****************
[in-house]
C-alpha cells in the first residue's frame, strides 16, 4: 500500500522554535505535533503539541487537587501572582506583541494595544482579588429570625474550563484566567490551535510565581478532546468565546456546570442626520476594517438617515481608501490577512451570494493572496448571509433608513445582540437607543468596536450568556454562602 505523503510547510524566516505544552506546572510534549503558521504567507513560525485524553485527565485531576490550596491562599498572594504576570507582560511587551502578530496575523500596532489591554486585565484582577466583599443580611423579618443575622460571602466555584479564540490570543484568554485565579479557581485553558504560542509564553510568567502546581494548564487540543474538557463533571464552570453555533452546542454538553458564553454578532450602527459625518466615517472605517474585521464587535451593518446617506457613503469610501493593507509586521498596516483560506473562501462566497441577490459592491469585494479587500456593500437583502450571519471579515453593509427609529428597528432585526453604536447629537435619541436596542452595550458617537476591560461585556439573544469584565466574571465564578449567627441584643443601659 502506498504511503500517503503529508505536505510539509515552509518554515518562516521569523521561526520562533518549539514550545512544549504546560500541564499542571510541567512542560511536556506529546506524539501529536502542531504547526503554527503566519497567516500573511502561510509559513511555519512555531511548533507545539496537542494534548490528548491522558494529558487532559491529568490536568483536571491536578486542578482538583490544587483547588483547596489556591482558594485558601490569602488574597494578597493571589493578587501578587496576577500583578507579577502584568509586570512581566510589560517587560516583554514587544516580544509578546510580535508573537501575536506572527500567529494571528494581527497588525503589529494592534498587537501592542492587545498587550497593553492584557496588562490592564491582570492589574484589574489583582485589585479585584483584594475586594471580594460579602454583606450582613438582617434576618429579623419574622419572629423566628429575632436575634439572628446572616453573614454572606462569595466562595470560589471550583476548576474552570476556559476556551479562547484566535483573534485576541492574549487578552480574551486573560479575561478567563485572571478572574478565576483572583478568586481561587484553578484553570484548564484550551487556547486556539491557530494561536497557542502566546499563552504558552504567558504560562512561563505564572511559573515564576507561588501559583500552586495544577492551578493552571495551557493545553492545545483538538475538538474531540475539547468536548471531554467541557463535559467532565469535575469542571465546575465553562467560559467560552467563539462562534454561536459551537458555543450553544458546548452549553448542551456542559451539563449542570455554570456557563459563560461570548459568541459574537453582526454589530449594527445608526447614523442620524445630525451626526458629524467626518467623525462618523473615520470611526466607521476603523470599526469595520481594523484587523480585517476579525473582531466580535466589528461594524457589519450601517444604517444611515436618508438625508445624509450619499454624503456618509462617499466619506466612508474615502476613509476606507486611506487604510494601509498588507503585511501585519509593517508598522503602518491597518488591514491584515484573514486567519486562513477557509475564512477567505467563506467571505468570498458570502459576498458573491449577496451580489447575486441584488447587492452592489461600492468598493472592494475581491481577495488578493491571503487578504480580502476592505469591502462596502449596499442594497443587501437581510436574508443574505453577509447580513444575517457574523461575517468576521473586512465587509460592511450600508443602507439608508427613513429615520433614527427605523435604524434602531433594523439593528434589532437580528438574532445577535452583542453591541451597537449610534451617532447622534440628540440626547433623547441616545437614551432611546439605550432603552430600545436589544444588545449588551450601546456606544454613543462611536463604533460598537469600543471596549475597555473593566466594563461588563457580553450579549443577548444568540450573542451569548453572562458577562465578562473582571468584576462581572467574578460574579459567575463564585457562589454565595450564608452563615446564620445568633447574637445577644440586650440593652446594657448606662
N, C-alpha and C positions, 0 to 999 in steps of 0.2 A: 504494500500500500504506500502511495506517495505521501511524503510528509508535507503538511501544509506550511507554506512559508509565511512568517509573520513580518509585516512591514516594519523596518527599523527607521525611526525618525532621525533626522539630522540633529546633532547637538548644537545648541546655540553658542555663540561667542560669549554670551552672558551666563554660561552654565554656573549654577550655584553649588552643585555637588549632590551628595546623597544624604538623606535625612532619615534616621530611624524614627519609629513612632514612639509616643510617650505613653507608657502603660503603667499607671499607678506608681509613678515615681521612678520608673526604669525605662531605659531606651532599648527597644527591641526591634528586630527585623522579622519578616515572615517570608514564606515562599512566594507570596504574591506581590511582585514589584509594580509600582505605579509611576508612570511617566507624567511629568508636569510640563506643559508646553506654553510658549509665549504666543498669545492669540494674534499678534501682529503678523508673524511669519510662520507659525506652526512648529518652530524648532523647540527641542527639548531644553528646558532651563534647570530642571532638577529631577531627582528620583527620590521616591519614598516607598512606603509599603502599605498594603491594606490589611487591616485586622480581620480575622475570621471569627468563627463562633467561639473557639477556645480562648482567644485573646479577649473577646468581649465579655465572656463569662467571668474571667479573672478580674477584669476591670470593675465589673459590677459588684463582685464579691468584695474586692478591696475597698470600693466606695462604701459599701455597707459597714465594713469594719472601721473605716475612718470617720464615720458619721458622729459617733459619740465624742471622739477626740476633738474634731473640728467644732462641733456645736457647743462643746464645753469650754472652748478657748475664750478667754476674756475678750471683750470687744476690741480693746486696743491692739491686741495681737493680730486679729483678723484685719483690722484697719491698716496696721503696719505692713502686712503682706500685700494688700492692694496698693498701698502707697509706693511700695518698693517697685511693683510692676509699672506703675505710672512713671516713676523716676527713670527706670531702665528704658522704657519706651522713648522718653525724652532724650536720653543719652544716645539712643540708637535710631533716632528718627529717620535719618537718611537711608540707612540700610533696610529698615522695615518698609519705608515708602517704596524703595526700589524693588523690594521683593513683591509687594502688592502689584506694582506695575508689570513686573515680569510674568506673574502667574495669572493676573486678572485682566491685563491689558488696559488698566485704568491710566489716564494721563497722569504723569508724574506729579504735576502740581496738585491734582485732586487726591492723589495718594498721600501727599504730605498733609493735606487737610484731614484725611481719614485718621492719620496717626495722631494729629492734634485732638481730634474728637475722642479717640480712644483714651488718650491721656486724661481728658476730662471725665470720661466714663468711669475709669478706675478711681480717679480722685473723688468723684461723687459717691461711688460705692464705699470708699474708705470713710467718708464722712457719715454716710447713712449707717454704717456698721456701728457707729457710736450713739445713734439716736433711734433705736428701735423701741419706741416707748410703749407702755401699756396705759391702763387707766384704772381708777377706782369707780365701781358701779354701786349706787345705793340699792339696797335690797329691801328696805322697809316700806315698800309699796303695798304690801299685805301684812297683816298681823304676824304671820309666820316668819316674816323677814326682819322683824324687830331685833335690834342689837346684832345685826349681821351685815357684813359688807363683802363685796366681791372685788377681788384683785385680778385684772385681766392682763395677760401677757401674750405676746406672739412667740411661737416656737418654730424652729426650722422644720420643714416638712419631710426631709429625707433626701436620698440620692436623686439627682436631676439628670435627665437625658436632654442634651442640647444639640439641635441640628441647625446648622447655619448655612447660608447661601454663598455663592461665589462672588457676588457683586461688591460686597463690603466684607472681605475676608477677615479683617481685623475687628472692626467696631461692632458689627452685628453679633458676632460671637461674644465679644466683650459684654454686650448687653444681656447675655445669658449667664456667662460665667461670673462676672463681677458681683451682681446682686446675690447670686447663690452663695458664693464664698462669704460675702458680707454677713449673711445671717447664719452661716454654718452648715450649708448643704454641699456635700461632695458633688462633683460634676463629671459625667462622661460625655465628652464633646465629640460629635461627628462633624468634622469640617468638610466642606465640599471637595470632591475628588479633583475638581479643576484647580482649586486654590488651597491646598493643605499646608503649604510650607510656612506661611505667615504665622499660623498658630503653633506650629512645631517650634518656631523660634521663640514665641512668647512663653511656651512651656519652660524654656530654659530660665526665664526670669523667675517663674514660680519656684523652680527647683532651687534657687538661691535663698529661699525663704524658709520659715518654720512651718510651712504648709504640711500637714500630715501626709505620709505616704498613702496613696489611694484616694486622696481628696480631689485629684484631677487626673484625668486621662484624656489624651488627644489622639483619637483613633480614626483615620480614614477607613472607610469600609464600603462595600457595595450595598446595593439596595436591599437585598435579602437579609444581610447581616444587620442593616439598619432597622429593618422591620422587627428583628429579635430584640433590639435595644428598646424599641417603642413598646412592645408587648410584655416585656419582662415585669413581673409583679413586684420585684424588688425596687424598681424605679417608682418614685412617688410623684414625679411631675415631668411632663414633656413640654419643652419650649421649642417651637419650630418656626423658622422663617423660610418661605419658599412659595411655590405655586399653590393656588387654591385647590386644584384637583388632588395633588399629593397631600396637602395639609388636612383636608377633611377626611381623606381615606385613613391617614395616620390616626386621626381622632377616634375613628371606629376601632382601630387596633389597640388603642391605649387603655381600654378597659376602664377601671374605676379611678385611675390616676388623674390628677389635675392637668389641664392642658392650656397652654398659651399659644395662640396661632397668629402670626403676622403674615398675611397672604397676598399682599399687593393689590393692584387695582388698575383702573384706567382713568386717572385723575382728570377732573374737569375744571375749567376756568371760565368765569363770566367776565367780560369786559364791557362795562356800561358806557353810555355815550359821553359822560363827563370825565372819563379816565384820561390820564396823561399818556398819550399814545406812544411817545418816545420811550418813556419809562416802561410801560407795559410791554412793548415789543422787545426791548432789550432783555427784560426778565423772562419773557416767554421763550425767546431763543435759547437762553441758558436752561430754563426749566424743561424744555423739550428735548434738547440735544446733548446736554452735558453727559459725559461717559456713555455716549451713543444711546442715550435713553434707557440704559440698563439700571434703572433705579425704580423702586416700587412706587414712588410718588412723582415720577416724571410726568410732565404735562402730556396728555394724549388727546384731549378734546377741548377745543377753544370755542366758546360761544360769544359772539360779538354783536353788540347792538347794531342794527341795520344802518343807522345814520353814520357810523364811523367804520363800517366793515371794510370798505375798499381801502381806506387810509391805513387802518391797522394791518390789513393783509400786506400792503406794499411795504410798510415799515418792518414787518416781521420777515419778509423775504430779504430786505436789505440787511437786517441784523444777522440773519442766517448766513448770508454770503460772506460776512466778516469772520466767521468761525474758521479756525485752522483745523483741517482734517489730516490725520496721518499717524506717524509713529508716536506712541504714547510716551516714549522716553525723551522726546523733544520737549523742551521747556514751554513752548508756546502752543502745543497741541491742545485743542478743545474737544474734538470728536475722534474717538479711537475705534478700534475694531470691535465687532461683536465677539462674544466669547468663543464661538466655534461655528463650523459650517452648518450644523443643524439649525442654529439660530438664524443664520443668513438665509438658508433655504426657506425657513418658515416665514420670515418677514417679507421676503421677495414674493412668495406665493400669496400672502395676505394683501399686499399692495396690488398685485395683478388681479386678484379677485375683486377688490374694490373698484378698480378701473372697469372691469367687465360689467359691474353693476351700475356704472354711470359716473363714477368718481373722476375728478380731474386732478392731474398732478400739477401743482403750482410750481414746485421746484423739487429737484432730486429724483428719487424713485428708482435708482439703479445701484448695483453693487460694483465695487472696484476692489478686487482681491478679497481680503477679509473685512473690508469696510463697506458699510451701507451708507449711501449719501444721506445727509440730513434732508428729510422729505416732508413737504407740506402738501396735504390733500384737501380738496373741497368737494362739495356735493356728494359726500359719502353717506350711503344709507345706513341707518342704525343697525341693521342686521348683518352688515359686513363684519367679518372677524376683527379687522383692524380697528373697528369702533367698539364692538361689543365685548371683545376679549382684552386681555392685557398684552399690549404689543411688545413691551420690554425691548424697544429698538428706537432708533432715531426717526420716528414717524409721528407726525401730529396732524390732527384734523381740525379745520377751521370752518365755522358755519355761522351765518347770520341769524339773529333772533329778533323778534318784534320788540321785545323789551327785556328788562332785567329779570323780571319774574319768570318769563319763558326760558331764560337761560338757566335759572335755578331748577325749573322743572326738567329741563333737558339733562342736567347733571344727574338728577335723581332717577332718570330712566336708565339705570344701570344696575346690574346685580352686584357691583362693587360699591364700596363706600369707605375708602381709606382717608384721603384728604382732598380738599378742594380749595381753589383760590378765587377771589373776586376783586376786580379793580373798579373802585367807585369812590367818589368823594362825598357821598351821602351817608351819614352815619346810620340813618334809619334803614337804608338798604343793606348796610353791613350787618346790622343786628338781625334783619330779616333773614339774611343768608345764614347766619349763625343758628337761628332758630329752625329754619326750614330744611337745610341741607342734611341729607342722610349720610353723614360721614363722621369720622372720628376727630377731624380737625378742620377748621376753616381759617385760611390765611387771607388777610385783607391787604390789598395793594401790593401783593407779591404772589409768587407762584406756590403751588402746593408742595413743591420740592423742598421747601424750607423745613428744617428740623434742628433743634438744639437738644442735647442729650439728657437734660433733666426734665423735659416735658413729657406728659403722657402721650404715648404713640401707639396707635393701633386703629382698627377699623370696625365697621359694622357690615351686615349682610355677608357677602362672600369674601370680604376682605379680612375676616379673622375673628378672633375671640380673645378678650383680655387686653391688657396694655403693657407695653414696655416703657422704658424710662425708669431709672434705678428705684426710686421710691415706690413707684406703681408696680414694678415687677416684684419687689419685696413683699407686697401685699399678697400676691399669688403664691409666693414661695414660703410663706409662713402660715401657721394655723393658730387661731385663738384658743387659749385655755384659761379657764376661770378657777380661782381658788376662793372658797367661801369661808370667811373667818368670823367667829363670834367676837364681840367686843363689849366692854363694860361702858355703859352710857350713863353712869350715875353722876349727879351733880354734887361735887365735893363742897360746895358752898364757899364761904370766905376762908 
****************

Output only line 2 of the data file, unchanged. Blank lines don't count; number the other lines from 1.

C-alpha cells in the first residue's frame, strides 16, 4: 500500500522554535505535533503539541487537587501572582506583541494595544482579588429570625474550563484566567490551535510565581478532546468565546456546570442626520476594517438617515481608501490577512451570494493572496448571509433608513445582540437607543468596536450568556454562602 505523503510547510524566516505544552506546572510534549503558521504567507513560525485524553485527565485531576490550596491562599498572594504576570507582560511587551502578530496575523500596532489591554486585565484582577466583599443580611423579618443575622460571602466555584479564540490570543484568554485565579479557581485553558504560542509564553510568567502546581494548564487540543474538557463533571464552570453555533452546542454538553458564553454578532450602527459625518466615517472605517474585521464587535451593518446617506457613503469610501493593507509586521498596516483560506473562501462566497441577490459592491469585494479587500456593500437583502450571519471579515453593509427609529428597528432585526453604536447629537435619541436596542452595550458617537476591560461585556439573544469584565466574571465564578449567627441584643443601659 502506498504511503500517503503529508505536505510539509515552509518554515518562516521569523521561526520562533518549539514550545512544549504546560500541564499542571510541567512542560511536556506529546506524539501529536502542531504547526503554527503566519497567516500573511502561510509559513511555519512555531511548533507545539496537542494534548490528548491522558494529558487532559491529568490536568483536571491536578486542578482538583490544587483547588483547596489556591482558594485558601490569602488574597494578597493571589493578587501578587496576577500583578507579577502584568509586570512581566510589560517587560516583554514587544516580544509578546510580535508573537501575536506572527500567529494571528494581527497588525503589529494592534498587537501592542492587545498587550497593553492584557496588562490592564491582570492589574484589574489583582485589585479585584483584594475586594471580594460579602454583606450582613438582617434576618429579623419574622419572629423566628429575632436575634439572628446572616453573614454572606462569595466562595470560589471550583476548576474552570476556559476556551479562547484566535483573534485576541492574549487578552480574551486573560479575561478567563485572571478572574478565576483572583478568586481561587484553578484553570484548564484550551487556547486556539491557530494561536497557542502566546499563552504558552504567558504560562512561563505564572511559573515564576507561588501559583500552586495544577492551578493552571495551557493545553492545545483538538475538538474531540475539547468536548471531554467541557463535559467532565469535575469542571465546575465553562467560559467560552467563539462562534454561536459551537458555543450553544458546548452549553448542551456542559451539563449542570455554570456557563459563560461570548459568541459574537453582526454589530449594527445608526447614523442620524445630525451626526458629524467626518467623525462618523473615520470611526466607521476603523470599526469595520481594523484587523480585517476579525473582531466580535466589528461594524457589519450601517444604517444611515436618508438625508445624509450619499454624503456618509462617499466619506466612508474615502476613509476606507486611506487604510494601509498588507503585511501585519509593517508598522503602518491597518488591514491584515484573514486567519486562513477557509475564512477567505467563506467571505468570498458570502459576498458573491449577496451580489447575486441584488447587492452592489461600492468598493472592494475581491481577495488578493491571503487578504480580502476592505469591502462596502449596499442594497443587501437581510436574508443574505453577509447580513444575517457574523461575517468576521473586512465587509460592511450600508443602507439608508427613513429615520433614527427605523435604524434602531433594523439593528434589532437580528438574532445577535452583542453591541451597537449610534451617532447622534440628540440626547433623547441616545437614551432611546439605550432603552430600545436589544444588545449588551450601546456606544454613543462611536463604533460598537469600543471596549475597555473593566466594563461588563457580553450579549443577548444568540450573542451569548453572562458577562465578562473582571468584576462581572467574578460574579459567575463564585457562589454565595450564608452563615446564620445568633447574637445577644440586650440593652446594657448606662